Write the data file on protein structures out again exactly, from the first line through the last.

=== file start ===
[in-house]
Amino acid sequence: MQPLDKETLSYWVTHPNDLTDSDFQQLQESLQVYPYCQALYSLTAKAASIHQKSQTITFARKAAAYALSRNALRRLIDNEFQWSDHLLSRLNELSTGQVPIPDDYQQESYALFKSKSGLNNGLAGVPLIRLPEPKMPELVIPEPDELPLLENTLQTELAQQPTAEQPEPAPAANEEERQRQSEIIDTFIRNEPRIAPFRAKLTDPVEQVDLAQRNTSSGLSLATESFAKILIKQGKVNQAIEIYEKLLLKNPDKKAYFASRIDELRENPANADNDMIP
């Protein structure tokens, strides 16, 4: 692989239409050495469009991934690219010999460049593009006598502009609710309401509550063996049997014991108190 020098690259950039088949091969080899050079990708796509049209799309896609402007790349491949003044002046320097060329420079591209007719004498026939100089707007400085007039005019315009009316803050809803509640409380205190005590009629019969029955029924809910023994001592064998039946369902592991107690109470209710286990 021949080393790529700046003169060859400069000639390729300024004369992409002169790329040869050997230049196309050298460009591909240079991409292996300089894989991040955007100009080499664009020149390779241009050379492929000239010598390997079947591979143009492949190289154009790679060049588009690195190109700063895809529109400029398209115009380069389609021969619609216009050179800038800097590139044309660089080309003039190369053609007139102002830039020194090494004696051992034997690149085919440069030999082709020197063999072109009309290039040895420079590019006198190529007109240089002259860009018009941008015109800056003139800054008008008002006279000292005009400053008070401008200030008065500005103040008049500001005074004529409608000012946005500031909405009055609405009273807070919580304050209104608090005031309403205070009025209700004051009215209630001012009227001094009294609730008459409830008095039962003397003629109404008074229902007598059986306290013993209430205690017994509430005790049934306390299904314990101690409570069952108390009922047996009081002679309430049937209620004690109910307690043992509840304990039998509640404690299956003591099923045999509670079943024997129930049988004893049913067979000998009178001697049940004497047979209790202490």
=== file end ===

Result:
[in-house]
Amino acid sequence: MQPLDKETLSYWVTHPNDLTDSDFQQLQESLQVYPYCQALYSLTAKAASIHQKSQTITFARKAAAYALSRNALRRLIDNEFQWSDHLLSRLNELSTGQVPIPDDYQQESYALFKSKSGLNNGLAGVPLIRLPEPKMPELVIPEPDELPLLENTLQTELAQQPTAEQPEPAPAANEEERQRQSEIIDTFIRNEPRIAPFRAKLTDPVEQVDLAQRNTSSGLSLATESFAKILIKQGKVNQAIEIYEKLLLKNPDKKAYFASRIDELRENPANADNDMIP
């Protein structure tokens, strides 16, 4: 692989239409050495469009991934690219010999460049593009006598502009609710309401509550063996049997014991108190 020098690259950039088949091969080899050079990708796509049209799309896609402007790349491949003044002046320097060329420079591209007719004498026939100089707007400085007039005019315009009316803050809803509640409380205190005590009629019969029955029924809910023994001592064998039946369902592991107690109470209710286990 021949080393790529700046003169060859400069000639390729300024004369992409002169790329040869050997230049196309050298460009591909240079991409292996300089894989991040955007100009080499664009020149390779241009050379492929000239010598390997079947591979143009492949190289154009790679060049588009690195190109700063895809529109400029398209115009380069389609021969619609216009050179800038800097590139044309660089080309003039190369053609007139102002830039020194090494004696051992034997690149085919440069030999082709020197063999072109009309290039040895420079590019006198190529007109240089002259860009018009941008015109800056003139800054008008008002006279000292005009400053008070401008200030008065500005103040008049500001005074004529409608000012946005500031909405009055609405009273807070919580304050209104608090005031309403205070009025209700004051009215209630001012009227001094009294609730008459409830008095039962003397003629109404008074229902007598059986306290013993209430205690017994509430005790049934306390299904314990101690409570069952108390009922047996009081002679309430049937209620004690109910307690043992509840304990039998509640404690299956003591099923045999509670079943024997129930049988004893049913067979000998009178001697049940004497047979209790202490």